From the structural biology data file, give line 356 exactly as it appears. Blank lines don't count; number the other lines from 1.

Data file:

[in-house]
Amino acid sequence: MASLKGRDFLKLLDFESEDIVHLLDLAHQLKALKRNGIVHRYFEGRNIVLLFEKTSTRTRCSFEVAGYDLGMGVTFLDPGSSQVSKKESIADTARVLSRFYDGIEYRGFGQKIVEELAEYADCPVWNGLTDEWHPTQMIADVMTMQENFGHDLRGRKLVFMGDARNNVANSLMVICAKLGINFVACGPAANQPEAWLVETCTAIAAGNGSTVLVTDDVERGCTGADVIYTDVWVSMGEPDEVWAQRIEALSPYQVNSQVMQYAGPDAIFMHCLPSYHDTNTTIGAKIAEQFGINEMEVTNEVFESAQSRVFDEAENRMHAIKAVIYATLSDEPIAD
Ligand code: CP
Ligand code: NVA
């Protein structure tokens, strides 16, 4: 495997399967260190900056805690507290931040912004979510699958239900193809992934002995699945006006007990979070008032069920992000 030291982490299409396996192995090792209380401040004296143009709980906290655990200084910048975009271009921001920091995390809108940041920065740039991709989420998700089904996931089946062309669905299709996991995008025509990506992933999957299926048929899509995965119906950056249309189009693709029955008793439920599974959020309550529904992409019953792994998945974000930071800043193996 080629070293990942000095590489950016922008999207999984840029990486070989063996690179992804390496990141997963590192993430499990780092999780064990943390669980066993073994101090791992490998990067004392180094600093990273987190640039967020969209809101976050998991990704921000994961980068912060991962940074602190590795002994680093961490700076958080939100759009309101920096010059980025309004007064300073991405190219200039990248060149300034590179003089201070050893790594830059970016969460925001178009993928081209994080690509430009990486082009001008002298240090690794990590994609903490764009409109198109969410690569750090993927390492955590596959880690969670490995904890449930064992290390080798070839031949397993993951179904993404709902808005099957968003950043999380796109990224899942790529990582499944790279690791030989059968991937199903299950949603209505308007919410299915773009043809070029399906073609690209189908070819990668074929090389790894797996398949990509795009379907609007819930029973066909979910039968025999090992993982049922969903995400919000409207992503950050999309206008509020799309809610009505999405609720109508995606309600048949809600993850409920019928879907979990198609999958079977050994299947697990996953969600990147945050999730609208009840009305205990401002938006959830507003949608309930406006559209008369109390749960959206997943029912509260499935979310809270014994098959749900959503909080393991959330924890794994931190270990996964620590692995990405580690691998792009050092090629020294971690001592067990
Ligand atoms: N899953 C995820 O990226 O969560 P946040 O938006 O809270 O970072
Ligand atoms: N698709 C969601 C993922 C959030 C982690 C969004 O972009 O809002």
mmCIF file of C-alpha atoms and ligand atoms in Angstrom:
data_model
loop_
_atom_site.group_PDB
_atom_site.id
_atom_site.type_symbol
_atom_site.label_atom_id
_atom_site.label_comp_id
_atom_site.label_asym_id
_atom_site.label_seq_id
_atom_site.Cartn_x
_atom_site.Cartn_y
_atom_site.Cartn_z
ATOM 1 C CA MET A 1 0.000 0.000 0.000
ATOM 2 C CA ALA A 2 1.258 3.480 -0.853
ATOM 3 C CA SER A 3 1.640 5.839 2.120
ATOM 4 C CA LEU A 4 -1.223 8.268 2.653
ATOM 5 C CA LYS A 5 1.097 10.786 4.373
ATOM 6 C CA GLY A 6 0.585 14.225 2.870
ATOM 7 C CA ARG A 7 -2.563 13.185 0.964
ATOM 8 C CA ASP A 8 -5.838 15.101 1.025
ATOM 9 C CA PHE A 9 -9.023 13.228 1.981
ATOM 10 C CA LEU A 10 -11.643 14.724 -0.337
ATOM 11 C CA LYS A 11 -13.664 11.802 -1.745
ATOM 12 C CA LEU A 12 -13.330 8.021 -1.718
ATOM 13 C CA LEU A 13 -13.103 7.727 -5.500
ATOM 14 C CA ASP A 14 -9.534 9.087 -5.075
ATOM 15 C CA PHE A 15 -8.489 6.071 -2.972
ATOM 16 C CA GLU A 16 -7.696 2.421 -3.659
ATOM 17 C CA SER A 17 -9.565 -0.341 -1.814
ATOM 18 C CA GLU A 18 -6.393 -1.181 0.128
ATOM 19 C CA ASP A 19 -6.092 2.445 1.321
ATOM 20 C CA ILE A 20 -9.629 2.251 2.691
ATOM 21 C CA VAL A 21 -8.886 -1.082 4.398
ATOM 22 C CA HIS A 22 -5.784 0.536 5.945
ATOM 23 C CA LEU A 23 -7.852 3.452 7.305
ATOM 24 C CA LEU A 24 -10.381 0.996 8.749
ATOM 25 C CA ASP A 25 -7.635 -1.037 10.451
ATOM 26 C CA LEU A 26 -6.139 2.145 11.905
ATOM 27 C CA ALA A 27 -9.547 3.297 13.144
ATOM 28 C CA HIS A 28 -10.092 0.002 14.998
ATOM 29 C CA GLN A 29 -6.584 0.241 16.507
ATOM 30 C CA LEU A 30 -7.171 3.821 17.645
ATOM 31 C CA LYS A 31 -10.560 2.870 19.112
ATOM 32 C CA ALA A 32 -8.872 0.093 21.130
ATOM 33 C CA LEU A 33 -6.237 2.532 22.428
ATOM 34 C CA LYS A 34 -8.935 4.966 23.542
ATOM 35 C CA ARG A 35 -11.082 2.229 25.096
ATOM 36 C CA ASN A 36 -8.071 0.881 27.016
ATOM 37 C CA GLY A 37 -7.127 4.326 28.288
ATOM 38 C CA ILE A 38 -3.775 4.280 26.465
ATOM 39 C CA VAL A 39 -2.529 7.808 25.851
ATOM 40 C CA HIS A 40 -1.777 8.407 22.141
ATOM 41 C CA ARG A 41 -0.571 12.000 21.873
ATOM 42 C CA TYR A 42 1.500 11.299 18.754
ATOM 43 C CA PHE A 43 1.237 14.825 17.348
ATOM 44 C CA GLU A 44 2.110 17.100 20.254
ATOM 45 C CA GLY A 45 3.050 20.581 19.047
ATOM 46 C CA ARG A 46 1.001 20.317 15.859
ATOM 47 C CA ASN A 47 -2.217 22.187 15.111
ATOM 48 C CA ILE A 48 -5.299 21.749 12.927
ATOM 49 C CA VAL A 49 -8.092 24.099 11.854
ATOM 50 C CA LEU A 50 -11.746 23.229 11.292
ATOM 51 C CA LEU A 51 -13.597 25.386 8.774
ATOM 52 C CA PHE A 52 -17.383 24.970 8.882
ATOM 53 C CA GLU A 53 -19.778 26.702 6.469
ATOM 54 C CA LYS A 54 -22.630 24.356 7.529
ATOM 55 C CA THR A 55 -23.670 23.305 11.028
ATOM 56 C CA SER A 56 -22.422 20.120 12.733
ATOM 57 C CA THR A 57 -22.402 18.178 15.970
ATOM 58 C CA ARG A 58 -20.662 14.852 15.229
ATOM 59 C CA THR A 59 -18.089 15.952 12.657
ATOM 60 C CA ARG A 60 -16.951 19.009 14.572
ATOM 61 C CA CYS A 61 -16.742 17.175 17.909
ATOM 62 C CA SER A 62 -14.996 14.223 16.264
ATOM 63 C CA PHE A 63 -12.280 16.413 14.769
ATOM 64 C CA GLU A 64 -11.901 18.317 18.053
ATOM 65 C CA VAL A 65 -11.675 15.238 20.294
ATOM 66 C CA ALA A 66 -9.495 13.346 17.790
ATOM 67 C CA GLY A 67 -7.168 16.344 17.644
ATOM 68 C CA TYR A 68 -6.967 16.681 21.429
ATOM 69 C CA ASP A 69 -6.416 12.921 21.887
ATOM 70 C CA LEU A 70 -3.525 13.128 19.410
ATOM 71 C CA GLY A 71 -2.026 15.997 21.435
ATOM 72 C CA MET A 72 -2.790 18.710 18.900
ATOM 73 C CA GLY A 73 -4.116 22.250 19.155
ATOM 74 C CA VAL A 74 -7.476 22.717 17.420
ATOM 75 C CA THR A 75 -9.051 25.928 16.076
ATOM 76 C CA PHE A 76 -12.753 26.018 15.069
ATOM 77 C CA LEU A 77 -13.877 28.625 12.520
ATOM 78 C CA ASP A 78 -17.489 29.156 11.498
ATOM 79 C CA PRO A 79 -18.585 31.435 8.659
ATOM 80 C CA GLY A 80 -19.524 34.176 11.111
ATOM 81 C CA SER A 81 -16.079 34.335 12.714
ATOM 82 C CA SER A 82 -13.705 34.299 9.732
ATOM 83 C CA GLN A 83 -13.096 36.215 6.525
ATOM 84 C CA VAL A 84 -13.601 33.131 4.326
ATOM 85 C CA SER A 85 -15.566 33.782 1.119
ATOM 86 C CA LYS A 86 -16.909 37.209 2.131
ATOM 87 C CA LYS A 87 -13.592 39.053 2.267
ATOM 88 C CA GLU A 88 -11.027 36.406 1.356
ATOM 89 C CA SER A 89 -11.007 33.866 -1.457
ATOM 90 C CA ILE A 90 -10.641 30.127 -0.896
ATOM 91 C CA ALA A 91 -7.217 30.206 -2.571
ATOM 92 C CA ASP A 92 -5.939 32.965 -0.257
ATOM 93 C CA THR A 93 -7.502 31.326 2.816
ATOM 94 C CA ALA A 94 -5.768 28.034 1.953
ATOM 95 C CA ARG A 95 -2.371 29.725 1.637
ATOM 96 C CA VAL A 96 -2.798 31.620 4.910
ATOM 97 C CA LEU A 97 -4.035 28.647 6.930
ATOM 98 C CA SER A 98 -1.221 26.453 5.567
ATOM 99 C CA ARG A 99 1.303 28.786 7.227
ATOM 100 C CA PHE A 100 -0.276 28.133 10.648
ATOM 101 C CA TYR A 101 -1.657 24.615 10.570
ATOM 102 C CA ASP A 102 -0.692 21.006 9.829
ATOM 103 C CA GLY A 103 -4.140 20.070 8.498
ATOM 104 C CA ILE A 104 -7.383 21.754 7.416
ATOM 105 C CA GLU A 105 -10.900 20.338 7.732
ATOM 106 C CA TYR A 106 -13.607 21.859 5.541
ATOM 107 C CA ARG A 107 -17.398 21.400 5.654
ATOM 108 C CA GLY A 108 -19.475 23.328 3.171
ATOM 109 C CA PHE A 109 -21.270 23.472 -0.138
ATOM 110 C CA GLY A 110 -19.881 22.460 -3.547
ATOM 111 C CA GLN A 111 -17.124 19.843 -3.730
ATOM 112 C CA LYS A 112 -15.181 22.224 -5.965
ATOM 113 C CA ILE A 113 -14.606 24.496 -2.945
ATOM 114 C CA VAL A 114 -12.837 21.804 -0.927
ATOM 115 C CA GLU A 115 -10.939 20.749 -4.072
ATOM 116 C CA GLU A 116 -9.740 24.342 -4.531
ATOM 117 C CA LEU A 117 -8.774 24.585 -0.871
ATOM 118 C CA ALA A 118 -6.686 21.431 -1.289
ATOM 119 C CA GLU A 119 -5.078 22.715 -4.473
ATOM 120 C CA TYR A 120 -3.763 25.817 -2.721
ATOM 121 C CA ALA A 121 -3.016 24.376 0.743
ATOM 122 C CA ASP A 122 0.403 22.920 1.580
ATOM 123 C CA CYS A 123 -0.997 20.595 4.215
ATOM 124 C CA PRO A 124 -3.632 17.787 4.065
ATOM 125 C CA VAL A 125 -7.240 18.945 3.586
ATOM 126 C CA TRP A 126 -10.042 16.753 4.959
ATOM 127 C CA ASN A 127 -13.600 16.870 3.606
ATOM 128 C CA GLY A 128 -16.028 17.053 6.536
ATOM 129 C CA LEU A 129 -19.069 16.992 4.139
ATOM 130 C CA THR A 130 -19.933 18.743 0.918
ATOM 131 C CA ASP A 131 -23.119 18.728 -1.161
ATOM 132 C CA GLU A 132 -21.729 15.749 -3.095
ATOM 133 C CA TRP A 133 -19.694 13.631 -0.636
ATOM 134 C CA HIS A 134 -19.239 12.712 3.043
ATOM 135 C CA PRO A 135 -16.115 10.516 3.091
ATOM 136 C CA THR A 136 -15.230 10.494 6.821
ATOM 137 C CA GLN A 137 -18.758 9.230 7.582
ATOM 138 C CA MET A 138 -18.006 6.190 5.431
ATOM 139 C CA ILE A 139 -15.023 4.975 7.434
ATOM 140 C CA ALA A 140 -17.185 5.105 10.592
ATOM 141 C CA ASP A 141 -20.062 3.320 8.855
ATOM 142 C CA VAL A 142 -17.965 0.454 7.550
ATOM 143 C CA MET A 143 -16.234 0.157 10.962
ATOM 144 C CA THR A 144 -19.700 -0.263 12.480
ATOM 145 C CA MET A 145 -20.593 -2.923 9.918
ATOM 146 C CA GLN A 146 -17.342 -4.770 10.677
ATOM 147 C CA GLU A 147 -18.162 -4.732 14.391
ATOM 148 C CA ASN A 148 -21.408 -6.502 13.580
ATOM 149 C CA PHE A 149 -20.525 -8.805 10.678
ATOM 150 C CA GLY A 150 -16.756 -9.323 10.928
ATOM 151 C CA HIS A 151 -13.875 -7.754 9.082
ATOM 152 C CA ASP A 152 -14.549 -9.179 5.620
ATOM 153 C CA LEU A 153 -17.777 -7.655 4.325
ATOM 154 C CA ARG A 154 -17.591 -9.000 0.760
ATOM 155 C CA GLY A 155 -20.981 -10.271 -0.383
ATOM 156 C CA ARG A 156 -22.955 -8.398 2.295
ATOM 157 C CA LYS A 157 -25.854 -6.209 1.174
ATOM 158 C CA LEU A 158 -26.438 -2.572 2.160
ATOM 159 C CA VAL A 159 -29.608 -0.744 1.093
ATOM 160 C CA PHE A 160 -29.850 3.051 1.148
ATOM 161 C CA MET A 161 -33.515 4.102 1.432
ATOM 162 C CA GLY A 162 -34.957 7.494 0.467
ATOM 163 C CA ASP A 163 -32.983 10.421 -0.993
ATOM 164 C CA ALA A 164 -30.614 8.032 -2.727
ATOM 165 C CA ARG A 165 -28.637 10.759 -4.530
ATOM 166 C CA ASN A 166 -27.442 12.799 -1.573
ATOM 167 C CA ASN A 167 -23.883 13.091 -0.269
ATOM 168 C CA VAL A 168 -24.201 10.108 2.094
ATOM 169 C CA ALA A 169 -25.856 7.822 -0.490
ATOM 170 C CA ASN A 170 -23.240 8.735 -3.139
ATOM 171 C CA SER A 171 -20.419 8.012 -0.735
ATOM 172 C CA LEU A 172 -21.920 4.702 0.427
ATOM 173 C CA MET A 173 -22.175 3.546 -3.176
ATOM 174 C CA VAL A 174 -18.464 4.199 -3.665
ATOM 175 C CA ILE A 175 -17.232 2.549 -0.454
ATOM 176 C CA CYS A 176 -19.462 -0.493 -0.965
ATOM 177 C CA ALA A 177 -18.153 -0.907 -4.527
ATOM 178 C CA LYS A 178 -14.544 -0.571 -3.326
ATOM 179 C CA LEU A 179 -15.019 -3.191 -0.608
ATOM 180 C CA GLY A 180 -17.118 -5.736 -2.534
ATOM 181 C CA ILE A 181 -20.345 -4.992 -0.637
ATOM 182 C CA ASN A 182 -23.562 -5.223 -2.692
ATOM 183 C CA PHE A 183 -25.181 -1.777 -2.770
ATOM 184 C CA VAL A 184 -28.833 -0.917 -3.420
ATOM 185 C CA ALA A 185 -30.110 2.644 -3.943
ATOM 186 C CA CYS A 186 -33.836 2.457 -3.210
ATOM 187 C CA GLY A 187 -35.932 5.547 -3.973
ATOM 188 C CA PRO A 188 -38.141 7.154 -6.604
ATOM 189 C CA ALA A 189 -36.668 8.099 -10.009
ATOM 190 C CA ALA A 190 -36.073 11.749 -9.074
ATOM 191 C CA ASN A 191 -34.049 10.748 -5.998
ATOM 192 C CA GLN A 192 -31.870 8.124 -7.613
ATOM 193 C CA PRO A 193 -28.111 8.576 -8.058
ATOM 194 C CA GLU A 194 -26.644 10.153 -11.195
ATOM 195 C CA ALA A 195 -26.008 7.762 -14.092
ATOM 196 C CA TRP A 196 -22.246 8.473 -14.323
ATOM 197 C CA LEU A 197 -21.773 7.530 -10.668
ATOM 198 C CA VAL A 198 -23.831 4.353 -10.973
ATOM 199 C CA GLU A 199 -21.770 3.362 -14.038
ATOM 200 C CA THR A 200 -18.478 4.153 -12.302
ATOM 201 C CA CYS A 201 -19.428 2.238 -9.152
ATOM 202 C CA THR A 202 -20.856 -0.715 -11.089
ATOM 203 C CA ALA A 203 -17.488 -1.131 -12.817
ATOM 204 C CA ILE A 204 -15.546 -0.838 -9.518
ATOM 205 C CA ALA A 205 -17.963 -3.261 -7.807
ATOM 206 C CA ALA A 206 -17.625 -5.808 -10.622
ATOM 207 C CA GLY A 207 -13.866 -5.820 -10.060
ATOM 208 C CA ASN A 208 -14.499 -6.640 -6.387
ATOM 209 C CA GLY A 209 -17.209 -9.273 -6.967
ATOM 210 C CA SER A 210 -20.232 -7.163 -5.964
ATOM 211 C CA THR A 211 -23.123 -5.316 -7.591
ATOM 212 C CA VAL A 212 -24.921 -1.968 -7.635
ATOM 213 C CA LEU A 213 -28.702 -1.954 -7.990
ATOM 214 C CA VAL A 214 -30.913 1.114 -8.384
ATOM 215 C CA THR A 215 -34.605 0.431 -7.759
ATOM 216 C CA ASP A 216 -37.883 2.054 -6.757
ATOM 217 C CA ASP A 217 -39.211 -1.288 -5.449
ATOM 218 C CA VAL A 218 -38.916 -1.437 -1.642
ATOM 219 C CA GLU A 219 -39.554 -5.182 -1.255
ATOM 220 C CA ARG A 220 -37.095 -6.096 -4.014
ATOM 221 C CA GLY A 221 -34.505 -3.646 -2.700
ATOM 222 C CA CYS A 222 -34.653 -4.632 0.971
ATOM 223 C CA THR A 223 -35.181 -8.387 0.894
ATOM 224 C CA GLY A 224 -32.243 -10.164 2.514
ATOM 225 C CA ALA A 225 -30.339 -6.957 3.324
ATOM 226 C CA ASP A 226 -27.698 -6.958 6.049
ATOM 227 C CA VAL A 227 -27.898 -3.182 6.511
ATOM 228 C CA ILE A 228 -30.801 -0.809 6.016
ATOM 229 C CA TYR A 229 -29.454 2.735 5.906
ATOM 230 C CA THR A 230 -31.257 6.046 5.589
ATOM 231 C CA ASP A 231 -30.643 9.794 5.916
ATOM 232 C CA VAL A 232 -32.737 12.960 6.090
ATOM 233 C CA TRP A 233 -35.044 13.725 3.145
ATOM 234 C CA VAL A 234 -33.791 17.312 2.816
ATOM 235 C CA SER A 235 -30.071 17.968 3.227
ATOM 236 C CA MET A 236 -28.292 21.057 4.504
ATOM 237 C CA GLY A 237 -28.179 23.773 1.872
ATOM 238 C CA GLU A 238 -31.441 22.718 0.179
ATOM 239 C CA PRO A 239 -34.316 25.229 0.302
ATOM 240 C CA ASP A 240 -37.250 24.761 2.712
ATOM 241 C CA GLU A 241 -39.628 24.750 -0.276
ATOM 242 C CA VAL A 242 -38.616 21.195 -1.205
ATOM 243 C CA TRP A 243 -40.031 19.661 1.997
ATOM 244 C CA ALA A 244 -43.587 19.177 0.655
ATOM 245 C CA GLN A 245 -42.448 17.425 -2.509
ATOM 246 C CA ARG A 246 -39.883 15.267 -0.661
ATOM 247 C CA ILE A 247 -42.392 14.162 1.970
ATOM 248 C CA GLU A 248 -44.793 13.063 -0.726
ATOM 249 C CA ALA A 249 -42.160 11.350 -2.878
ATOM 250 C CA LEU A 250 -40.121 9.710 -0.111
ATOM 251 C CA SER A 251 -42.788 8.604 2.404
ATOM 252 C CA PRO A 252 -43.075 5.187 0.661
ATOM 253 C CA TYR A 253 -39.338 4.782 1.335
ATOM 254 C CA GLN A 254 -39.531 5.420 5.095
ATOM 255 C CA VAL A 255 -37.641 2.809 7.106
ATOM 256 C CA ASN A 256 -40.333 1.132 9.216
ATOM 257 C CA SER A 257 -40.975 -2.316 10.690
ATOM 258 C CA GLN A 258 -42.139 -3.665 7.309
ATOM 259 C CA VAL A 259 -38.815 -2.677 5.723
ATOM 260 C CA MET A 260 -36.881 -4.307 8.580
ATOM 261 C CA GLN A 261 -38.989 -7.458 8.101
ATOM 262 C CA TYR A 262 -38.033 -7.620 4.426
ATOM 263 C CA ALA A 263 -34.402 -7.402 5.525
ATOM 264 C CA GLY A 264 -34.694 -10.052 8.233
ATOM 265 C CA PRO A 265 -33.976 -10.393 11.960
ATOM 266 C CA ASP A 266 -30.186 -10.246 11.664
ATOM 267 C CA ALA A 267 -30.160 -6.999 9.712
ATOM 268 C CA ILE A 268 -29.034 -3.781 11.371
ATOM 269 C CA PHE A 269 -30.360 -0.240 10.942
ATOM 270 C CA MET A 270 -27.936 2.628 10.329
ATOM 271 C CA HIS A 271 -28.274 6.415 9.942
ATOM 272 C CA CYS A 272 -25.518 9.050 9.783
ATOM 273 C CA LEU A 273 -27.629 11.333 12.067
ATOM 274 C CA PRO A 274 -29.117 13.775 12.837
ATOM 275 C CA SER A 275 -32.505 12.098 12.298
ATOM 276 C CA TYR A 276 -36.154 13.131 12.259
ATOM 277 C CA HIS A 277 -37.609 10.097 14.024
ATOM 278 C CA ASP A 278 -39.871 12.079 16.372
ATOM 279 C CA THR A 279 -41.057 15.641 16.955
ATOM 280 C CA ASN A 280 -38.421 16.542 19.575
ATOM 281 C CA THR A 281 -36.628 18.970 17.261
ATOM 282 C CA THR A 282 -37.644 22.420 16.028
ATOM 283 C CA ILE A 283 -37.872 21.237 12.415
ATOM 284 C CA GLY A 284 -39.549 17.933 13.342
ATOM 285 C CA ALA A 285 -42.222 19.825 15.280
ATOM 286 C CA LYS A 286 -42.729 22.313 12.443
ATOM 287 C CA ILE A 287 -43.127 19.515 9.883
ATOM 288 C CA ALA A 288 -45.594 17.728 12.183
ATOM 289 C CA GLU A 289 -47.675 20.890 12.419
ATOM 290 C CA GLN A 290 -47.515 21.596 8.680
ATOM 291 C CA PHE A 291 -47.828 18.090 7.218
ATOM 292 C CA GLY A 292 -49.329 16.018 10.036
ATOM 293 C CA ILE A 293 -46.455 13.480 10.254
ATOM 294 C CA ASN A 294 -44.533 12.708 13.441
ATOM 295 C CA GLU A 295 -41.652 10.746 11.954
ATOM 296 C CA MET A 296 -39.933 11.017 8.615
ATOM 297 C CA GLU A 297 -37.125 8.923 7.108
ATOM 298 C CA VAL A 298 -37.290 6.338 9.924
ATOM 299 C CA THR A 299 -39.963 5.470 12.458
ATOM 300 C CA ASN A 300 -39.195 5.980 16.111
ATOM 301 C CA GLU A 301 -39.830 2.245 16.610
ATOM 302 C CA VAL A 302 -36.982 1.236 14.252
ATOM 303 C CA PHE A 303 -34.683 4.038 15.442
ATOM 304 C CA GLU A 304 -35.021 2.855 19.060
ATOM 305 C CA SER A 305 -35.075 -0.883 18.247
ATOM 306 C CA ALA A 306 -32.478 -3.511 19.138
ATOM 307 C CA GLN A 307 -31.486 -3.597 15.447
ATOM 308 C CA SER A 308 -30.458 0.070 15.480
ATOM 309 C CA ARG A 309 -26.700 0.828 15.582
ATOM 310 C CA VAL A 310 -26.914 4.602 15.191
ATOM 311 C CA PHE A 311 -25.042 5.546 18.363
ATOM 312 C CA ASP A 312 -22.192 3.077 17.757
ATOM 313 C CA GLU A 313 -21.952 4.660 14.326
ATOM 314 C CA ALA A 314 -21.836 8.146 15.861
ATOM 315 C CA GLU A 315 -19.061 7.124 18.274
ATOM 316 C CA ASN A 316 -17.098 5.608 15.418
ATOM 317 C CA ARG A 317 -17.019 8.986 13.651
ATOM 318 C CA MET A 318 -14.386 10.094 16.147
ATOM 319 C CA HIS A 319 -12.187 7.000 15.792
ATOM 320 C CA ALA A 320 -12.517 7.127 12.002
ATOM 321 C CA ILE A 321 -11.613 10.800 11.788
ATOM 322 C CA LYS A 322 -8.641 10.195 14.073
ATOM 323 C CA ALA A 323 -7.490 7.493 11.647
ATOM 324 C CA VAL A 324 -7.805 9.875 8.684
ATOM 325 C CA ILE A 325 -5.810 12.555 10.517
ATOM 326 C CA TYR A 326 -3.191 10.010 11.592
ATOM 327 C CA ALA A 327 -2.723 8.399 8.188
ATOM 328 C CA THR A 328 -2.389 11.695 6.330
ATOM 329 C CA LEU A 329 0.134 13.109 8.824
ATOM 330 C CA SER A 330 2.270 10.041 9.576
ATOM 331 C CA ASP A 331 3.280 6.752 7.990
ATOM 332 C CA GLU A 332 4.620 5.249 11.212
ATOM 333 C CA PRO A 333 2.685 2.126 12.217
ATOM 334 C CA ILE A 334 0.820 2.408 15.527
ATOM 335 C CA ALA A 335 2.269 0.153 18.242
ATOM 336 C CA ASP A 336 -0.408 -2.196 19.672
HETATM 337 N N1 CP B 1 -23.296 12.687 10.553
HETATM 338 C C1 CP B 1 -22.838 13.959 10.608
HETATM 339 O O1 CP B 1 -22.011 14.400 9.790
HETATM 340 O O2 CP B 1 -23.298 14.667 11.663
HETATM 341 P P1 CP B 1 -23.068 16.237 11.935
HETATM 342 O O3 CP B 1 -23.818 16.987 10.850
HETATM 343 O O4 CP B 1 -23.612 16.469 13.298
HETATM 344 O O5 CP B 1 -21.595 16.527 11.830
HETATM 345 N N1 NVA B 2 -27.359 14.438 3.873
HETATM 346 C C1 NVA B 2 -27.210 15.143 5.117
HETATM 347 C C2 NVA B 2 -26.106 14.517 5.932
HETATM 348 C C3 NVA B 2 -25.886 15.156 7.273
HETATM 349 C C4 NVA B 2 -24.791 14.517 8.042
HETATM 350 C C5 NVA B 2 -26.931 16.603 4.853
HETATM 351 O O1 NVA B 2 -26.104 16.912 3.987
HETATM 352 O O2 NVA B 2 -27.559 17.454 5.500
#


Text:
ATOM 336 C CA ASP A 336 -0.408 -2.196 19.672